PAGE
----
Definition of opium in English:

opium

Syllabification: o·pi·um
Pronunciation: /ˈōpēəm
 
/

noun

  • A reddish-brown heavy-scented addictive drug prepared from the juice of the opium poppy, used as a narcotic and in medicine as an analgesic.
    More example sentences
    • Surgeons would attempt to stupefy the patient with alcohol, opium, or morphia, but with little effect.
    • Both are controlled drugs, and staff handed the morphine and opium over to the Home Office Drugs Inspectorate.
    • These suggestions were based on evidence that showed that opium was addictive.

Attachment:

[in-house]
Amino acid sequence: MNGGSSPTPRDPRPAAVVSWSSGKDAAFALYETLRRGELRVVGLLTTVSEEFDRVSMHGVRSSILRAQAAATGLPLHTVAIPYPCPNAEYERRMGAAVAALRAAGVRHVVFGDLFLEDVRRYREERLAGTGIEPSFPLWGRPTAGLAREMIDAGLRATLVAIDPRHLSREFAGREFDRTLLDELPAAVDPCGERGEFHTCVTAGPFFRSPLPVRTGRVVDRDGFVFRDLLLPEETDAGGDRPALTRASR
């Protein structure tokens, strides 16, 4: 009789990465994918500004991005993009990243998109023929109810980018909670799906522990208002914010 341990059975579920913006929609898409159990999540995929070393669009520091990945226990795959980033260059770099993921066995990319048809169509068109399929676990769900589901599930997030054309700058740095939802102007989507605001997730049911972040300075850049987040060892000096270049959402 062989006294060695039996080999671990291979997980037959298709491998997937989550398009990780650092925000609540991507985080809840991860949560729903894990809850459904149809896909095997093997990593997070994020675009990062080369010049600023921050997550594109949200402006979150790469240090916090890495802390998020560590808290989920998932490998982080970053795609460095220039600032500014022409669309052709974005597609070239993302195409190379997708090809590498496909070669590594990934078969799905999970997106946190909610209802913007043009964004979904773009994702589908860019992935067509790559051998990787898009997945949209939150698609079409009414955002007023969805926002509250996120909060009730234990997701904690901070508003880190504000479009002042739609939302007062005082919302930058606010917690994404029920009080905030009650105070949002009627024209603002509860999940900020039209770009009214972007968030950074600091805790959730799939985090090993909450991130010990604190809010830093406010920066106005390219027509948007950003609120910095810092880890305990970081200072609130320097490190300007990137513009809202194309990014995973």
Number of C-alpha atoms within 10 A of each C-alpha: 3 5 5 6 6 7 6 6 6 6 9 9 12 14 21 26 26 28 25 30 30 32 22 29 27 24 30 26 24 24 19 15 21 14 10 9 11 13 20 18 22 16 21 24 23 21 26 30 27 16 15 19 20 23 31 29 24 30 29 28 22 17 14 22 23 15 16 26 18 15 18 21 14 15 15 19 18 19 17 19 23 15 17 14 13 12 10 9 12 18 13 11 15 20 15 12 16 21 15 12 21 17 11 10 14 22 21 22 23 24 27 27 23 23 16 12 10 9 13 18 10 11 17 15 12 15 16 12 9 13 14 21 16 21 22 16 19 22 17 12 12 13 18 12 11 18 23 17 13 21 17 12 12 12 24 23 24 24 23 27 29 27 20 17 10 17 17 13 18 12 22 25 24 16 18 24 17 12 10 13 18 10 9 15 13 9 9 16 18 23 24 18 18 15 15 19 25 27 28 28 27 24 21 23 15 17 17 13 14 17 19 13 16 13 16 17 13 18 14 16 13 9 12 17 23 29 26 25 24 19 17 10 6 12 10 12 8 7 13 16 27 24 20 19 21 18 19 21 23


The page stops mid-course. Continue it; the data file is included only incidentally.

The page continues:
Phrases

the opium of the people (or masses)

see the opiate of the masses at opiate.
More example sentences
  • In a way, the lottery has become, as Mr Marx would have said, ‘the sigh of the oppressed creature, the heart of heartless conditions, the opium of the people.’
  • Some papers are now part of the showbiz industry and for many, celebrity rather than religion is now the opium of the people.
  • It's almost like the opium of the people that Karl Marx was talking about a century ago.

Origin

late Middle English: via Latin from Greek opion 'poppy juice', from opos 'juice', from an Indo-European root meaning 'water'.

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noun
elaborate ornamentation of a vocal melody